Rabbi Jonah Pesner, the founder of the Reform movement’s congregational community organizing arm, has decided not to run for Senate in Massachusetts – and it’s tearing him up.
A senior vice-president of the Union for Reform Judaism, Rabbi Pesner was also once a pulpit rabbi, which was where he founded Just Congregations. He cut his political teeth in that state’s interfaith movement to pass a health care bill under then-Governor Mitt Romney. When it became clear that Senator John Kerry would become Secretary of State, supporters approached the rabbi and asked him to consider running. He took a leave from his position at the URJ to think it through, talking to other clergy, politicians, businesspeople, Democrats, Republicans and, of course, his family.
Rabbi Pesner has four daughters between the ages of 8 and 14 and a wife who runs her own legal practice. They share parenting duties. One of the times he talked to me, he was doing carpool. Forget soccer moms and NASCAR dads, he’s the carpool candidate. He told me then that he was very wary of exposing his daughters to the inevitable public scrutiny that would come with a Senate run.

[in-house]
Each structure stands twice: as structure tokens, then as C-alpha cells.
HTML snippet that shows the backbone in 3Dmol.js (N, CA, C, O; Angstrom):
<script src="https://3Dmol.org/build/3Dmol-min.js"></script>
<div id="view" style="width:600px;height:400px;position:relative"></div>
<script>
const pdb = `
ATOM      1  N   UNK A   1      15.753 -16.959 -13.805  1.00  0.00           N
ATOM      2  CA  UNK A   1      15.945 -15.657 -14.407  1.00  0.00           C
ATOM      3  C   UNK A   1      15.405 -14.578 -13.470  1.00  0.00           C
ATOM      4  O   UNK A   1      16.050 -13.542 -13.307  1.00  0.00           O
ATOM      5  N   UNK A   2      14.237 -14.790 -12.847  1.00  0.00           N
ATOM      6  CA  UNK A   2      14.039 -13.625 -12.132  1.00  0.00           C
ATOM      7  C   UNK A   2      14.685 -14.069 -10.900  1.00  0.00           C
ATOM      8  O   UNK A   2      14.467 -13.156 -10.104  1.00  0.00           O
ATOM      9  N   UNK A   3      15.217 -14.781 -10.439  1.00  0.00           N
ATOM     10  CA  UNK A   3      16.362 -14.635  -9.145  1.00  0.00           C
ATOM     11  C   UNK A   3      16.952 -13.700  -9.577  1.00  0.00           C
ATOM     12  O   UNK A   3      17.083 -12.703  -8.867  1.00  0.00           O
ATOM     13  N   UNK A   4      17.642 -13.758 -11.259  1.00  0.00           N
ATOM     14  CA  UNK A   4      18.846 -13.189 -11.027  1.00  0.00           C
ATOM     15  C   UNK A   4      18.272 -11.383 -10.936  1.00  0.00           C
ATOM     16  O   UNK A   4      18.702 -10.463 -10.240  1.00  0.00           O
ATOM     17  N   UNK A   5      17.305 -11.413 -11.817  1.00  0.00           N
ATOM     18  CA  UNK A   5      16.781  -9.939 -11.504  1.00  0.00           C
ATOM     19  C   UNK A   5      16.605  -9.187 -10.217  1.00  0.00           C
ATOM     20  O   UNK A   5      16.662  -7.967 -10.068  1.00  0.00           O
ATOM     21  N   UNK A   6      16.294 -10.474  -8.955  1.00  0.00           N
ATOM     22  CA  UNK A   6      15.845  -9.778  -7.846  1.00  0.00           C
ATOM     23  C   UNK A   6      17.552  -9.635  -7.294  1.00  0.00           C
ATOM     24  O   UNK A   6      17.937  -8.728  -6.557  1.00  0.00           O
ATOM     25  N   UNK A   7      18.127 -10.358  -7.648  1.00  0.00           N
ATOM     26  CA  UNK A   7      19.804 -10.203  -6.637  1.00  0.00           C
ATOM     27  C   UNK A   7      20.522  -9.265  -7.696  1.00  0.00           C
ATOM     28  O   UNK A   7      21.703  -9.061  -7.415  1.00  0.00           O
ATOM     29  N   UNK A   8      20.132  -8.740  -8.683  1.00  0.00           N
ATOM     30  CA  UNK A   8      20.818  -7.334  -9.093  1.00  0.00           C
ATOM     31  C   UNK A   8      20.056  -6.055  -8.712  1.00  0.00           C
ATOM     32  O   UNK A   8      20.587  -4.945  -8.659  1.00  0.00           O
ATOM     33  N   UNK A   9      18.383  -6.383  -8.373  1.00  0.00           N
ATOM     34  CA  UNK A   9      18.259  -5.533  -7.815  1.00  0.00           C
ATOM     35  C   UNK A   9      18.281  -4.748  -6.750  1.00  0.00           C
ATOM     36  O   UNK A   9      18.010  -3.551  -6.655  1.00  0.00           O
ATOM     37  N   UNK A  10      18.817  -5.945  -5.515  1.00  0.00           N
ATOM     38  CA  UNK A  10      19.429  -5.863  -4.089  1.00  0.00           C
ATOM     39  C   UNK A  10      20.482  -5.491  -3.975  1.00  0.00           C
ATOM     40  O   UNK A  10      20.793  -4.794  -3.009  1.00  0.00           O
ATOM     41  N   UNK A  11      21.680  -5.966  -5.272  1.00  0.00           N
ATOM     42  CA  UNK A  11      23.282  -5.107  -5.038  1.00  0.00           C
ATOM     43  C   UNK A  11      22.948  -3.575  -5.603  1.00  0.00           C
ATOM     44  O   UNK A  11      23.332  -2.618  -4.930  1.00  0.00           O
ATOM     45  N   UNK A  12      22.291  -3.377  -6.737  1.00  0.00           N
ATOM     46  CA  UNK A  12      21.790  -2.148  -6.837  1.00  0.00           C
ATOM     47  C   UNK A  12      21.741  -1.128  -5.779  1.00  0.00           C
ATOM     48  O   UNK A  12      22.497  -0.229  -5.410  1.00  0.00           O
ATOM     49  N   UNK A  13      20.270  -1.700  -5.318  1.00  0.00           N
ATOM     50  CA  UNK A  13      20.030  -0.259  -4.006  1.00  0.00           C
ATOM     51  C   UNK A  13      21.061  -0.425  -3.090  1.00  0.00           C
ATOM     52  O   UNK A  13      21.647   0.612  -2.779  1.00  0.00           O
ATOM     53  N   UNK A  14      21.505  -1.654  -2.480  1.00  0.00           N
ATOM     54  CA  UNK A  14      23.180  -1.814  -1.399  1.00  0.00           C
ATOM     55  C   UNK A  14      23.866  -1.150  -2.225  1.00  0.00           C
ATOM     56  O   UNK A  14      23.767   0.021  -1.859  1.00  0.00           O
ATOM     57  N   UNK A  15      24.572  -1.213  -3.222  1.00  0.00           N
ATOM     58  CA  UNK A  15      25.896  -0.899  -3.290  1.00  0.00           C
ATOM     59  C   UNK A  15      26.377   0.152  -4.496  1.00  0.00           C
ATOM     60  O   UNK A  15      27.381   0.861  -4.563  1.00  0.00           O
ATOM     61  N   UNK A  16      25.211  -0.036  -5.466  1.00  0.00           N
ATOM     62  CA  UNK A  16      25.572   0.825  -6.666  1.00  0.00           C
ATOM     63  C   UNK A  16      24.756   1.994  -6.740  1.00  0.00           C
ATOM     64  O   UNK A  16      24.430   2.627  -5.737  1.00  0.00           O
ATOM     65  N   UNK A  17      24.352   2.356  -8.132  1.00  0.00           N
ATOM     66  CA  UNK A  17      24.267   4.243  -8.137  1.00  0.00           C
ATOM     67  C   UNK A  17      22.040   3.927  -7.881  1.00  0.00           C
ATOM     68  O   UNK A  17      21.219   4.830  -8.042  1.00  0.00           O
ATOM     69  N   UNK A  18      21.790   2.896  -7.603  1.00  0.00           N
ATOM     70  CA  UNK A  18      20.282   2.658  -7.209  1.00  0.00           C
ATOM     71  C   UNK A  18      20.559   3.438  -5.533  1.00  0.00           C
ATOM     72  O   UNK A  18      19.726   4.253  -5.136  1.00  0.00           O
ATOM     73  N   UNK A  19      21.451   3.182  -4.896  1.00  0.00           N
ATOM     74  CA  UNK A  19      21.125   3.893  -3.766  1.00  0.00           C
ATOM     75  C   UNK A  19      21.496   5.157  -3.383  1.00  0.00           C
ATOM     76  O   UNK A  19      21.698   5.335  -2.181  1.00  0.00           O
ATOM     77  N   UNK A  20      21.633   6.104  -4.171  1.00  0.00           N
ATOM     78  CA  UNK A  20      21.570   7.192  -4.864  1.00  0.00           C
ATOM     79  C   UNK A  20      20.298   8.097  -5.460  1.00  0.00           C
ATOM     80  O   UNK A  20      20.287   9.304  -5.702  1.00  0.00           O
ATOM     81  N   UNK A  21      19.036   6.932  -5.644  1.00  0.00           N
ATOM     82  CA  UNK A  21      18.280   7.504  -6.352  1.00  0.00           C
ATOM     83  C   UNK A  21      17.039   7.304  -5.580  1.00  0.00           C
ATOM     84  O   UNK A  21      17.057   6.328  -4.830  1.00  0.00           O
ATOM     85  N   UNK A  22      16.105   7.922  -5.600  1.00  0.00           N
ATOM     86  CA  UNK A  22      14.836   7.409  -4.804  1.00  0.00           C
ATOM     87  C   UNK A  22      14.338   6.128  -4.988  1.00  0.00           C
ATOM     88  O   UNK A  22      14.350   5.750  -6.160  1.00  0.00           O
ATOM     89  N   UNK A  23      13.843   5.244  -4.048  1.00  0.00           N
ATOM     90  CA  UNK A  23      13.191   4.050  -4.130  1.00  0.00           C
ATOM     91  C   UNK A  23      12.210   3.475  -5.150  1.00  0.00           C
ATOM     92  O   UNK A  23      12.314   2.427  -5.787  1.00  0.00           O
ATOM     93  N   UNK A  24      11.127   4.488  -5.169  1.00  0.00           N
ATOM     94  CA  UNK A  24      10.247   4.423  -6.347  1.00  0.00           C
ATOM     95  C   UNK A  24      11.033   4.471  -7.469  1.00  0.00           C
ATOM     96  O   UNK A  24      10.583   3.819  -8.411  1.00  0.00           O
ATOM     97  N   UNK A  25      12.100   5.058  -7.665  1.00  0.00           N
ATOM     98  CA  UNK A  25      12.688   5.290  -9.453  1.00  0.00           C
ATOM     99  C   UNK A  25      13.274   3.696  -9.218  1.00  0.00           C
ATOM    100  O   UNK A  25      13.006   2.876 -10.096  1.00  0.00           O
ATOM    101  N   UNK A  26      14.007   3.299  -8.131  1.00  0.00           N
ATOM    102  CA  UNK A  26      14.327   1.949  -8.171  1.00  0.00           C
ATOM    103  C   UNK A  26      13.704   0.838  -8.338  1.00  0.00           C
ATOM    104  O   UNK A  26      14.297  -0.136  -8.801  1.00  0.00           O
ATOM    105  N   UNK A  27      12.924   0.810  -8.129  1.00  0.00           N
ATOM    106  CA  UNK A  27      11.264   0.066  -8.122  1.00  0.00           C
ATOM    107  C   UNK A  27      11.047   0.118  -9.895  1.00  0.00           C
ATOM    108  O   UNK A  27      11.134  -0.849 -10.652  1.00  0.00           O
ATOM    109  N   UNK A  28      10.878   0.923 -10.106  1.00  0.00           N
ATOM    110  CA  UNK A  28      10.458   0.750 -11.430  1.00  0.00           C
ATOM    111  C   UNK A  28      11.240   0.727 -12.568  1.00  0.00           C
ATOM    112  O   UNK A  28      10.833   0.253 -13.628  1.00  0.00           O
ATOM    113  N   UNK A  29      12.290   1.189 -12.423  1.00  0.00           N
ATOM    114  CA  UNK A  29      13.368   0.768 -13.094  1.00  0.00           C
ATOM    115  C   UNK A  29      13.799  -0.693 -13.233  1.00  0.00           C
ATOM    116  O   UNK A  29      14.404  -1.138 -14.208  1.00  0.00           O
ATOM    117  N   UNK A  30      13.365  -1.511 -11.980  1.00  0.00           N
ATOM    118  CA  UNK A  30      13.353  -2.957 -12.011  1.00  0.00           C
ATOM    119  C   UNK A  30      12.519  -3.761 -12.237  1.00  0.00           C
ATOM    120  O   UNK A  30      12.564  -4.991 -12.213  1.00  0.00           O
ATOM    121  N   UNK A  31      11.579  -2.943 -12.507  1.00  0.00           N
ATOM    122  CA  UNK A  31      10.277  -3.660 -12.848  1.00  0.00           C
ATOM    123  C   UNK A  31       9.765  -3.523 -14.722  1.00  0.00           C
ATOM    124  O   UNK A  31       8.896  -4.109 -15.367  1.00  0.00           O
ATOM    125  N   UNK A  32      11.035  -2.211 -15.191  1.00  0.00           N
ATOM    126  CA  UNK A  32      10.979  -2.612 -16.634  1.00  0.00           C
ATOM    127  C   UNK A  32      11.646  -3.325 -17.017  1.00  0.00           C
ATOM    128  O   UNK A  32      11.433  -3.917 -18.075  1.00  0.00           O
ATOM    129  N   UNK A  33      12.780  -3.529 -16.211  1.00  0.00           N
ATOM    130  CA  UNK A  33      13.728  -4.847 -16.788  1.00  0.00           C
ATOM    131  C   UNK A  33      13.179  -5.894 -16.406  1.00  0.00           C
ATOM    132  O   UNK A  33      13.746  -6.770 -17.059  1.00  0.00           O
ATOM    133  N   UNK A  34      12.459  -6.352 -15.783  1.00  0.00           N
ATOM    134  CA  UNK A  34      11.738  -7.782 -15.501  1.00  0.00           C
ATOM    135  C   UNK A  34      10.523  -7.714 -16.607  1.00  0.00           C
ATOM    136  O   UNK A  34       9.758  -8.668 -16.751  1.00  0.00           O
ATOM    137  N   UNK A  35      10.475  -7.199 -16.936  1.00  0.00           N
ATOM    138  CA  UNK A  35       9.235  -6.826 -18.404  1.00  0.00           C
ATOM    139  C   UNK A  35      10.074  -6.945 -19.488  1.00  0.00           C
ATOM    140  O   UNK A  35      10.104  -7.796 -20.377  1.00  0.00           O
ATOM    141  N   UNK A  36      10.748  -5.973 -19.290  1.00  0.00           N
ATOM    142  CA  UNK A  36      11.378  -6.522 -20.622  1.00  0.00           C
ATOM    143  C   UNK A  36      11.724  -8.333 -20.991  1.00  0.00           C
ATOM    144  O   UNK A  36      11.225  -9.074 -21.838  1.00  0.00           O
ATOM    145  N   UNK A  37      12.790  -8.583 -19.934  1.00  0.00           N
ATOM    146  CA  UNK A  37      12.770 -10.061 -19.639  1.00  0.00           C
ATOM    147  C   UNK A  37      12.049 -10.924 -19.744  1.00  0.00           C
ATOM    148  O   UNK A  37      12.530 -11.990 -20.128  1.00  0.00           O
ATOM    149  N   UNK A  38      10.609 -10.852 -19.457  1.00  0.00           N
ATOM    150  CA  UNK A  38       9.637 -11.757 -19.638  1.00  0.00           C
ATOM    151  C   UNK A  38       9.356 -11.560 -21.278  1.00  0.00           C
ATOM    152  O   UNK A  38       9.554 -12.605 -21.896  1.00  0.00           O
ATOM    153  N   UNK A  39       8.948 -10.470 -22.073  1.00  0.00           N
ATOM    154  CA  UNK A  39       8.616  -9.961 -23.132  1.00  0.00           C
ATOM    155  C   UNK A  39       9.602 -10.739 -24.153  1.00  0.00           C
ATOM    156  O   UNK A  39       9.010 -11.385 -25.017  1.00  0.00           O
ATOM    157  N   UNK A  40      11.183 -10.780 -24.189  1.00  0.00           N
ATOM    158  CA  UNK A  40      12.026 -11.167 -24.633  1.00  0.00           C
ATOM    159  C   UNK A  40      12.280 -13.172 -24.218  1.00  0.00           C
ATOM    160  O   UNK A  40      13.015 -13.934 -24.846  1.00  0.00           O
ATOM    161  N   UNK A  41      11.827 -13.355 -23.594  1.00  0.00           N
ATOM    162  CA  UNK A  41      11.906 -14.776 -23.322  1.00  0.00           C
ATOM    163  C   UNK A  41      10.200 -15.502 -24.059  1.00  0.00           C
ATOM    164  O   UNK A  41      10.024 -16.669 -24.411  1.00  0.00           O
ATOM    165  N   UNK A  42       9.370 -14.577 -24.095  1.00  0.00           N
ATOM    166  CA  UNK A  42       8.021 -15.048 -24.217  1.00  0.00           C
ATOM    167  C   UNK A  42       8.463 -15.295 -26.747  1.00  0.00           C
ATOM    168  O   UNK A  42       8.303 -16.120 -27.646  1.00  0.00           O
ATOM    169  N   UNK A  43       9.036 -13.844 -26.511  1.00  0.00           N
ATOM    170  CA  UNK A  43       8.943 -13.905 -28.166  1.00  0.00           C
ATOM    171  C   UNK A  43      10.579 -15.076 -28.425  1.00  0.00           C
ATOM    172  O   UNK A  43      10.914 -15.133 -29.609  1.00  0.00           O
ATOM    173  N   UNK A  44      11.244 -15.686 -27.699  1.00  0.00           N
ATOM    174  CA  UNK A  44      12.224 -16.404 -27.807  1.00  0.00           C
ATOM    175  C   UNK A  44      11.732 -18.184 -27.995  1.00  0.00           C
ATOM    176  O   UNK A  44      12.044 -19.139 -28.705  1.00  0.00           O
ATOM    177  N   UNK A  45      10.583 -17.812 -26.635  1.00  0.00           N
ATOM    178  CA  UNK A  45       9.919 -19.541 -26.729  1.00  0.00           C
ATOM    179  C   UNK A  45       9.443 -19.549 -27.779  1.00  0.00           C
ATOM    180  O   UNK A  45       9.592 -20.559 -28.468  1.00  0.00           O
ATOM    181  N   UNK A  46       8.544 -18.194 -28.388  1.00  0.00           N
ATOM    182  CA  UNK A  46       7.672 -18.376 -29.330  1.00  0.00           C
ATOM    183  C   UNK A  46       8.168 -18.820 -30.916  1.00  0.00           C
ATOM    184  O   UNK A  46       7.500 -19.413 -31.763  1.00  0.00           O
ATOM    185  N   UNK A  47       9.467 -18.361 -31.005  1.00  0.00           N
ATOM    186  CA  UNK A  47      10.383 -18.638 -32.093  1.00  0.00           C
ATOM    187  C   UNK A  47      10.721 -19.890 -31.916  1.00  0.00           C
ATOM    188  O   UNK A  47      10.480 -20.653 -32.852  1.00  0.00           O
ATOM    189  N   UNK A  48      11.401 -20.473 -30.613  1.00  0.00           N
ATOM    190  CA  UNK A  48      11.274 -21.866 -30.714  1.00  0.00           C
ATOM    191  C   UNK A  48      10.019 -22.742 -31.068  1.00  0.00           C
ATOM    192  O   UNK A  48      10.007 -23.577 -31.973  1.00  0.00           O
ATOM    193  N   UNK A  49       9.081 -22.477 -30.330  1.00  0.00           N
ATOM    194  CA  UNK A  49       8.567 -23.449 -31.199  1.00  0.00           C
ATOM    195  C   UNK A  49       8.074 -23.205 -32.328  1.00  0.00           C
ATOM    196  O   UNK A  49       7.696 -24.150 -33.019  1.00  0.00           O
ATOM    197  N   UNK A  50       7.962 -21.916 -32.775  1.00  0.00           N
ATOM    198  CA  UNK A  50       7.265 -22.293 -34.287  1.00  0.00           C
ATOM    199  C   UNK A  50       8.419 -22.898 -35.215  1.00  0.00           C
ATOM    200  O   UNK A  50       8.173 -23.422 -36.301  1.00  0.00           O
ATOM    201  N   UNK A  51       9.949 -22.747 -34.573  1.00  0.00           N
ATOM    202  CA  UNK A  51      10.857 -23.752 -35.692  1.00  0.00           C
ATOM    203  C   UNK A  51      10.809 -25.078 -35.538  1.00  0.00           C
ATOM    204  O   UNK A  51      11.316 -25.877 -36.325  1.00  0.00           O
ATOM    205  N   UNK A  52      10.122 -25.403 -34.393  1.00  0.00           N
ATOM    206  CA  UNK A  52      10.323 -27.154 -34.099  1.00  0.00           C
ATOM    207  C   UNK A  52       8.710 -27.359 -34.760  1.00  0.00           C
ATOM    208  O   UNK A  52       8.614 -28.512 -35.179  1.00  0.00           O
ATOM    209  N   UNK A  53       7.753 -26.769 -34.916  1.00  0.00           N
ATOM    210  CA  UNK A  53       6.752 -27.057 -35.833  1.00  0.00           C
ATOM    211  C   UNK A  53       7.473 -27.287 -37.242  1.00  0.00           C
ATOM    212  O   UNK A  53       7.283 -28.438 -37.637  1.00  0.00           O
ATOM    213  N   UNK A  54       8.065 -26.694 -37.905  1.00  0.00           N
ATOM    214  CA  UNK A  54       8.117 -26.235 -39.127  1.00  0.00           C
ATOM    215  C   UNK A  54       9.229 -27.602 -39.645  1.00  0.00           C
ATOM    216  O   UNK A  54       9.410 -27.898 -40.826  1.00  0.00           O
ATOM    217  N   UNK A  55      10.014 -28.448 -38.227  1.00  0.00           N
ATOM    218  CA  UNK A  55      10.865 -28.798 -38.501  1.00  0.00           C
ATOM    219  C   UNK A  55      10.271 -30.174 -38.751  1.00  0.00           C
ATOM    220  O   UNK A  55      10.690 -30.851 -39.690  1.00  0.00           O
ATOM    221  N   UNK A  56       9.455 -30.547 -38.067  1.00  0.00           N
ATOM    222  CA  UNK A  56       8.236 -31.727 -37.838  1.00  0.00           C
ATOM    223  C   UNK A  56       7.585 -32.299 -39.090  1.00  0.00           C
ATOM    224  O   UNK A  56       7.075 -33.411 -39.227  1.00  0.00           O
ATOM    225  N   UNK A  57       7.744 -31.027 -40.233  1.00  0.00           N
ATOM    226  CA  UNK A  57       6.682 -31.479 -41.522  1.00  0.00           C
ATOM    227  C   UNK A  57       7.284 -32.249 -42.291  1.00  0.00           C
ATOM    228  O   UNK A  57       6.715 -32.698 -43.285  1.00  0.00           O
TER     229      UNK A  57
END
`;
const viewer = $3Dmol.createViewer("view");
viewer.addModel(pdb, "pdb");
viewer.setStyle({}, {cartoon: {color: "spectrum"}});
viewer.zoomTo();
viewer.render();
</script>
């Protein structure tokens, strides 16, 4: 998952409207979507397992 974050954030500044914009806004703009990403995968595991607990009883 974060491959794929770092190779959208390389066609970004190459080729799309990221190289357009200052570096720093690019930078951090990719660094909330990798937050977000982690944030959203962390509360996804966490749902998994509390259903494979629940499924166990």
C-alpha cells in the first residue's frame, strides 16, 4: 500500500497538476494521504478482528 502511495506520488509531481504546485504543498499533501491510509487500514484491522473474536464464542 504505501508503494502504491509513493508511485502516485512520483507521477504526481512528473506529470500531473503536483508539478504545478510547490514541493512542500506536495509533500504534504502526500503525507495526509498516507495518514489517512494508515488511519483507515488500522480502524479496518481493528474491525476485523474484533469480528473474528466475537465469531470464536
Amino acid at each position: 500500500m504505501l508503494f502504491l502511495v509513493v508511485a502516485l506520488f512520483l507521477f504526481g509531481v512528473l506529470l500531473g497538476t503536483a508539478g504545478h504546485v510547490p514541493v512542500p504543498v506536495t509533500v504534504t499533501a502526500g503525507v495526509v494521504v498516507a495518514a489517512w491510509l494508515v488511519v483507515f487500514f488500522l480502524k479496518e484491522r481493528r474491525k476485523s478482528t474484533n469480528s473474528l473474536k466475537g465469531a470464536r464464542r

In the end, the rabbi decided not to run – this time. His excitement about the possibility, when it still was a possibility, was obvious. But it wasn’t right for his family, so it wasn’t right for him.
Last week, Rabbi Pesner called me to tell me his decision, and his distress was palpable over the phone. His voice cracking with disappointment and exhaustion, he talked about how upset he was that he was letting his supporters down, especially the young people who were so excited about his possible candidacy.
“This is why I wanted to run,” he said. “To model my values.”
I hope he understands that in not running, the carpool candidate modeled his values anyway. And I hope also that he will again, by running for office when it is right for his family.